Nampa is the largest and fastest growing city in Canyon County, Idaho. It is the second largest city in Idaho after the capital Boise. Currently, around 85,000 people live here, and their number is still increasing. Nampa is part of the Boise metropolitan area. The name Nampa comes from a Shoshone Indian word meaning “moccasin” or “foot”.
According to iamaccepted, the history of Nampa began around 1880, when the Oregon Short Line Railroad was built in these places, running from Granger, Wyoming to Huntington, Oregon. Nampa was one of the stops on this route and thus became a very important railroad town. Among the first settlers were Alexander and Hannah Duffes, who built the first homestead here. From the beginning, the newly emerging settlement was called New Jerusalem, mainly because the local residents were strongly religious. Within a year, the town grew from the original 15 houses to 50. In 1850, Nampa was officially declared a city.
In 1910, the first state school and hospital were built in the northwest of the city. There were huge farms in the area, which were subsequently sold and today there are golf courses in their places. Nampa has hosted annual harvest events and farmers markets, and since 1937 has also hosted the Snake River Stampede Rodeo, said to be one of the best in the country. The city is home to Northwest Nazarene University, which dates back to 1915 and currently has around 2,500 students. Nampa is a rapidly developing city, new houses, shopping centers, cultural, sports and entertainment centers are constantly being built here. The city has 24 parks, the largest of which is Lakeview Park.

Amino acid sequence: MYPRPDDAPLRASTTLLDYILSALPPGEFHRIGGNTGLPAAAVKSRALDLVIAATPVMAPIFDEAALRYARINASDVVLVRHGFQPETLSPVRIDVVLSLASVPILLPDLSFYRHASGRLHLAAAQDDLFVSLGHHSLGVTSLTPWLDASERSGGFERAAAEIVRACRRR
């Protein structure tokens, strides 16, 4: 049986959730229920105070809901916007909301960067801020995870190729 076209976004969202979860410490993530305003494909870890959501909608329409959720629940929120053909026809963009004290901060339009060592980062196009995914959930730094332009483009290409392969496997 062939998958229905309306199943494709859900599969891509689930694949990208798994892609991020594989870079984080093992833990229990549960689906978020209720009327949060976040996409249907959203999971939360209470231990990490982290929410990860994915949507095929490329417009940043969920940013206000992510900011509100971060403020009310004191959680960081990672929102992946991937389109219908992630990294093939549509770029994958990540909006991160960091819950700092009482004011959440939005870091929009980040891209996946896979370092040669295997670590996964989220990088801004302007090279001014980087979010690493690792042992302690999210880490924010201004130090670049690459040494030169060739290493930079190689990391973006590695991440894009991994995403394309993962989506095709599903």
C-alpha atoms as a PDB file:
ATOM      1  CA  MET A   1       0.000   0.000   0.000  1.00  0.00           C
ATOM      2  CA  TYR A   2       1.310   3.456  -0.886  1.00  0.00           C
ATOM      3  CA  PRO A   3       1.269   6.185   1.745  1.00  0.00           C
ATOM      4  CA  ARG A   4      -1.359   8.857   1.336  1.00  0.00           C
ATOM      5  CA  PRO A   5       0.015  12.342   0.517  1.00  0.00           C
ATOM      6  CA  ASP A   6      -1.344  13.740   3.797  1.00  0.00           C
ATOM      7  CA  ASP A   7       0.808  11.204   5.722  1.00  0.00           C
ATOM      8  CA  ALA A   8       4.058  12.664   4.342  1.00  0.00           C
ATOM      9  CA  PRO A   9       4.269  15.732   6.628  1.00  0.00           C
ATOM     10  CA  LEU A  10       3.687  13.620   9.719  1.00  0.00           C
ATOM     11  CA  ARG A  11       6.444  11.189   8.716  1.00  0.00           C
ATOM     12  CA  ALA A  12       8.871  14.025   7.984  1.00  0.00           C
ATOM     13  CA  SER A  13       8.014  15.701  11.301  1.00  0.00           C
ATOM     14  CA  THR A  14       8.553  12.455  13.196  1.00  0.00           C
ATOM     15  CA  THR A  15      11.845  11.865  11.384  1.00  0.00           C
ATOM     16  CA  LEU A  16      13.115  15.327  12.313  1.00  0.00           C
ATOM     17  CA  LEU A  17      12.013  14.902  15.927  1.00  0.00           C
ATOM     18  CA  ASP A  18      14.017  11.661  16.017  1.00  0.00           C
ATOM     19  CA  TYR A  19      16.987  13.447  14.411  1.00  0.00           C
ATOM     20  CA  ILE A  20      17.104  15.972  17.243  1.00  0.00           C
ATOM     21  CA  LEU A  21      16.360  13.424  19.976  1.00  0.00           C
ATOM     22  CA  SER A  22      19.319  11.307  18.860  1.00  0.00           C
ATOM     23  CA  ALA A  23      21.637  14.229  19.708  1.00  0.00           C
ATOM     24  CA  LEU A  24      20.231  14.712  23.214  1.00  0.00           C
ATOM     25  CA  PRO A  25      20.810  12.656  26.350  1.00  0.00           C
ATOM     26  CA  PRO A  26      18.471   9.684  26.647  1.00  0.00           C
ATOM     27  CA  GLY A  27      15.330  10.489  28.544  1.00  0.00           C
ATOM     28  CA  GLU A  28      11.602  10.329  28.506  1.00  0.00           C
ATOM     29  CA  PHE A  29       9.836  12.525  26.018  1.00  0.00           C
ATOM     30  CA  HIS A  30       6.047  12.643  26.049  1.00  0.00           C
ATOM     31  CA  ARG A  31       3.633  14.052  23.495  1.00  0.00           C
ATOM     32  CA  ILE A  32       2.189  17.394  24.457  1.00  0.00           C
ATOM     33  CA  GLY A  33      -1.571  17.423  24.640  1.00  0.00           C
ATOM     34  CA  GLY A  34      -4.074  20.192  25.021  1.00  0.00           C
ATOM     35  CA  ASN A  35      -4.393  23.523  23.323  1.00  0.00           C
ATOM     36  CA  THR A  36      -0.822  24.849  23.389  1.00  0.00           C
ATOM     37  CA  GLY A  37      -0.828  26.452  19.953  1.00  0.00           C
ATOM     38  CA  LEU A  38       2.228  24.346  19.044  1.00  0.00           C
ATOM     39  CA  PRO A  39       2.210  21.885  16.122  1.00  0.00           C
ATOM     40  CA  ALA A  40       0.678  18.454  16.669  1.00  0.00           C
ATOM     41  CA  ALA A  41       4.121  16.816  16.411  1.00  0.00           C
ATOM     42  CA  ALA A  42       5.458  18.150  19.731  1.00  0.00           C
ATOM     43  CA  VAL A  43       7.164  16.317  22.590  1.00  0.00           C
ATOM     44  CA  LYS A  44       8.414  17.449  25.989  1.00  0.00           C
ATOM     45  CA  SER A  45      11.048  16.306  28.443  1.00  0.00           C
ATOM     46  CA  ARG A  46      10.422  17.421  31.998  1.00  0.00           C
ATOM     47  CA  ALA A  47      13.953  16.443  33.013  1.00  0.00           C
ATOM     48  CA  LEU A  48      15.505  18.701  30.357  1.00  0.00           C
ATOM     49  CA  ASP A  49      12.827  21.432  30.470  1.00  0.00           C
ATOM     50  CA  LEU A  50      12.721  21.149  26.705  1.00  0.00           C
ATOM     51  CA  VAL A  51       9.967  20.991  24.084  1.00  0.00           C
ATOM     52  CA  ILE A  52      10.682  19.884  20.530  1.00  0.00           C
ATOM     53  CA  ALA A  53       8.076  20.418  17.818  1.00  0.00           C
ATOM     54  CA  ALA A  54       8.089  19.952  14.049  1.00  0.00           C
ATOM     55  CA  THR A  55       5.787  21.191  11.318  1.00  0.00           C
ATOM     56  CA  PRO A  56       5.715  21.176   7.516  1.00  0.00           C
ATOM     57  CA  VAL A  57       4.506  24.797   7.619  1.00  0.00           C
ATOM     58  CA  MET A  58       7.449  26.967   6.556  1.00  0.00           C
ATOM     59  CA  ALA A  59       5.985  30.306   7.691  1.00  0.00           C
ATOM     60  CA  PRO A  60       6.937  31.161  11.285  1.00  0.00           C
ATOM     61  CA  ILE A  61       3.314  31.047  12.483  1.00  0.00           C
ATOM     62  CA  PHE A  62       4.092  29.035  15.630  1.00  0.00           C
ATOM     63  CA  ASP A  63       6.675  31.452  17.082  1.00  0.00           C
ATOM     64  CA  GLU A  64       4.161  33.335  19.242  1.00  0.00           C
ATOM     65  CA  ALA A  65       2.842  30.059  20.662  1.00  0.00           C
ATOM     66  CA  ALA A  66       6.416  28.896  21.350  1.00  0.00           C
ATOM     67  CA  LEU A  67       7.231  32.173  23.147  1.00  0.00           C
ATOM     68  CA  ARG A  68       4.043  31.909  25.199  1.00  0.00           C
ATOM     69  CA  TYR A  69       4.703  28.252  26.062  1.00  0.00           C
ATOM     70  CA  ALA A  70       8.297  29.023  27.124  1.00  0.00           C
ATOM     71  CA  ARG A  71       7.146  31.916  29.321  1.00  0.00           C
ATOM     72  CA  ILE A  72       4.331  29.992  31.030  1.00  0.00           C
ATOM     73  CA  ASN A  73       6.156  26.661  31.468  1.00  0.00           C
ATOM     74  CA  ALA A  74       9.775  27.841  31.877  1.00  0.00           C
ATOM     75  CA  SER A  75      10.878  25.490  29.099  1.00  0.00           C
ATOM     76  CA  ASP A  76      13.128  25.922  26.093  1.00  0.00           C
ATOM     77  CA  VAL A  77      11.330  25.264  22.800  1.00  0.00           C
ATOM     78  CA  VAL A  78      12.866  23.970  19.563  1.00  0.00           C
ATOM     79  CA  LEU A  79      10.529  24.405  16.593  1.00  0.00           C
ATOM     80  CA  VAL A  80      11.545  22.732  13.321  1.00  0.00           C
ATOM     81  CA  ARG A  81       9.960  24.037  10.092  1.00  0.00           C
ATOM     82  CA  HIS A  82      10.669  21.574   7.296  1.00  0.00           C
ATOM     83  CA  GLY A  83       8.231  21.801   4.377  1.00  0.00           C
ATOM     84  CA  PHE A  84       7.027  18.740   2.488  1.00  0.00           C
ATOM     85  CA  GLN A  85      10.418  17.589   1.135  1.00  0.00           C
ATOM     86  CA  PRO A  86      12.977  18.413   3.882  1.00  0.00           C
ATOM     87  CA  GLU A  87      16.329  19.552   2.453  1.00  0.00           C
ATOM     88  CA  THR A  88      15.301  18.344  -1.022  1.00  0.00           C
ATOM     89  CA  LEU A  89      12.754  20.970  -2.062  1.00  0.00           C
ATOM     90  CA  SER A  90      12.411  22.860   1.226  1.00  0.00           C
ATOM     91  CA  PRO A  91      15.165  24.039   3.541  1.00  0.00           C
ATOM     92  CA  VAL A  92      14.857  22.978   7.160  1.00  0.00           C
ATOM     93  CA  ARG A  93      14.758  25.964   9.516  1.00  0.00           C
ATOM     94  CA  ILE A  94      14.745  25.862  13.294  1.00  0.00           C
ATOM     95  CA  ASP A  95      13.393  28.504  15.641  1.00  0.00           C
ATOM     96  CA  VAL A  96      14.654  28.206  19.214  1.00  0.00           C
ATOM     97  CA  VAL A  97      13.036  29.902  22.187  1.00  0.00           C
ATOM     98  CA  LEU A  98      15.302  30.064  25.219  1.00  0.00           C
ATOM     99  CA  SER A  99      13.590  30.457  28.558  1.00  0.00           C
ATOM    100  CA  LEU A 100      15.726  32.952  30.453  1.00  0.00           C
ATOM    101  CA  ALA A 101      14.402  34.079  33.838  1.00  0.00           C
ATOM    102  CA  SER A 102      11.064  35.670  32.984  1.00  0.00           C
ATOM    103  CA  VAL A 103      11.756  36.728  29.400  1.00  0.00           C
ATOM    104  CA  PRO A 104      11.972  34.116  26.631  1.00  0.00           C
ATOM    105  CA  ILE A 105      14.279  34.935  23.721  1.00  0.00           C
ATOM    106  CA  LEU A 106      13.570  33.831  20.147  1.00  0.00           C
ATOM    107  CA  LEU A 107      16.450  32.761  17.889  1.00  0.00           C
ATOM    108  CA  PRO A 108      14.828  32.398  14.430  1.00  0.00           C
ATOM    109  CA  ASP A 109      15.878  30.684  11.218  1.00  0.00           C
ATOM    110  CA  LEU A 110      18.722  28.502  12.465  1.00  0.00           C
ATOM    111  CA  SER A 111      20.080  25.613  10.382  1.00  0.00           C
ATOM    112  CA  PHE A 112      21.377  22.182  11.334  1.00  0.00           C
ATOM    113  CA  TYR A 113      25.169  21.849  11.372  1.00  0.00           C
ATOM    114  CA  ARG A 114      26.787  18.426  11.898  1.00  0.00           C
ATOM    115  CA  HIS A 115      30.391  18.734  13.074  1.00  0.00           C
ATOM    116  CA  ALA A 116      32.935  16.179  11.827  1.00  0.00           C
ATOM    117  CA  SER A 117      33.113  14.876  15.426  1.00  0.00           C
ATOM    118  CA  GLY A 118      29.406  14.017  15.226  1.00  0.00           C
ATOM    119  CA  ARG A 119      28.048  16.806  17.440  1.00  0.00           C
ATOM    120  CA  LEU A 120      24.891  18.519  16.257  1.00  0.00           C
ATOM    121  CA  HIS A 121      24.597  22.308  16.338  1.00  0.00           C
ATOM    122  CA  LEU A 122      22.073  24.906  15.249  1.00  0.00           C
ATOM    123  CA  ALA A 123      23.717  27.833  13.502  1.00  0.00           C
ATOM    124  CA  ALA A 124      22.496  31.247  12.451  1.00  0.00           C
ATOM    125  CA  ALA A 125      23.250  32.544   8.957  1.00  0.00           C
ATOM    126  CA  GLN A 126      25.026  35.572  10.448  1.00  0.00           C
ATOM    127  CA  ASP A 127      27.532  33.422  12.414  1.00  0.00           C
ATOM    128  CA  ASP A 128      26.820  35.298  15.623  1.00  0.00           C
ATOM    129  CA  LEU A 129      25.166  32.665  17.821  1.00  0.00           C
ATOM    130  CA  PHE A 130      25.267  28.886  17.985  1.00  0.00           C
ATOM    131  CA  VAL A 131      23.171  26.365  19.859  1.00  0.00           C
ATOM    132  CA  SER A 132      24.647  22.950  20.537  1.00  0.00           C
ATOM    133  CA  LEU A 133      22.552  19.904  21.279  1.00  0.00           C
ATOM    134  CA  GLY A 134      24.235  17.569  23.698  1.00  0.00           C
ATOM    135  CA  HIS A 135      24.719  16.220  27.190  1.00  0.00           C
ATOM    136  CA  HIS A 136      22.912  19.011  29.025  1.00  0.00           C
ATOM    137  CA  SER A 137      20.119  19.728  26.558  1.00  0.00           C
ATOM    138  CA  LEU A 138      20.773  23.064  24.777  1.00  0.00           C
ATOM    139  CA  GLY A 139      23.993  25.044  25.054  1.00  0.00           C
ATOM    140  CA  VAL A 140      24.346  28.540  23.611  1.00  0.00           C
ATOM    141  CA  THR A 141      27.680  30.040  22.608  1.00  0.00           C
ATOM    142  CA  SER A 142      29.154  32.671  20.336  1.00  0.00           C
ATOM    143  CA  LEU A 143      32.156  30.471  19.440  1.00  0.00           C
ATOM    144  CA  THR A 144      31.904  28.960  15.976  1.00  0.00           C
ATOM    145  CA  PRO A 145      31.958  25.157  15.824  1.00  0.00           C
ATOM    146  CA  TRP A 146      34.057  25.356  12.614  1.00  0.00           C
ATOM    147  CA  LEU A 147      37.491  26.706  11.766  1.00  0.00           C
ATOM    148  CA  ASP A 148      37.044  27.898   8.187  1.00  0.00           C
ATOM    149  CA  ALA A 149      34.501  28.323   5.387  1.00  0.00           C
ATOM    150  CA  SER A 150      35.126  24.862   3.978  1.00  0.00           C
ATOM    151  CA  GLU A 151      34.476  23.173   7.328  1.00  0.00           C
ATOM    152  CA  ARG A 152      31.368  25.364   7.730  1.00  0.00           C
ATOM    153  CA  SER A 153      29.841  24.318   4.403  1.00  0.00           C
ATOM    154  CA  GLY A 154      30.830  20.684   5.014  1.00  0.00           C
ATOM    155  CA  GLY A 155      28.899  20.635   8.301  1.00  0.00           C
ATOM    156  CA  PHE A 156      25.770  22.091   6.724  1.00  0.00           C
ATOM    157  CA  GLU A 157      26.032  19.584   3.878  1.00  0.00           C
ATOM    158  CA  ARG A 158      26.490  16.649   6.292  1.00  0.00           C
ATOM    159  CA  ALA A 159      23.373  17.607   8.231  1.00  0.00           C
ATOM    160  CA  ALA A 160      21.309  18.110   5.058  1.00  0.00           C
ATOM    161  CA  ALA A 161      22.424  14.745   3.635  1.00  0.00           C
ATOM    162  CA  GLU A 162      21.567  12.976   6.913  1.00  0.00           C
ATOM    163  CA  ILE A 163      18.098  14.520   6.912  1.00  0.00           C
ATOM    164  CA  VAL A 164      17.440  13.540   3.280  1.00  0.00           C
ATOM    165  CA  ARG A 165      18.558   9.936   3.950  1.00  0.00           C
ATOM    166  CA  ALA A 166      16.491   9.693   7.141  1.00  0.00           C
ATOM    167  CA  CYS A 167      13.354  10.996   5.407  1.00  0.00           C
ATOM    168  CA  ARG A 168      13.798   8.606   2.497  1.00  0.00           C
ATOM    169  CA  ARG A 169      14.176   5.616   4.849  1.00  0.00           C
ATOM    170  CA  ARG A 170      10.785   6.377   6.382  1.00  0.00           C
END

Minidoka Internment National Historic Site
Between the towns of Jerome and Twin Falls in central Idaho is the Minidoka Internment Conservation Area. After the attack on the American port of Pearl Harbour, hatred between Americans and Japanese permanently living in the US increased. At the time, President Roosevelt signed an executive order requiring over 120,000 people of Japanese ancestry to leave their homes, families, and jobs and relocate to one of ten relocation centers. It was the largest forced relocation in American history.
Today, the Minidoka Internment National Monument preserves the remains of these barracks that Japanese Americans were forced to inhabit. The visitor center houses a collection of historical and modern paintings, information, literature and brochures. A large part of the historic buildings that were part of the center are now private property. Even though the barbed wire is no longer here and only the ruins of the watchtowers remain, many Japanese prisoners have never forgotten the years they spent there.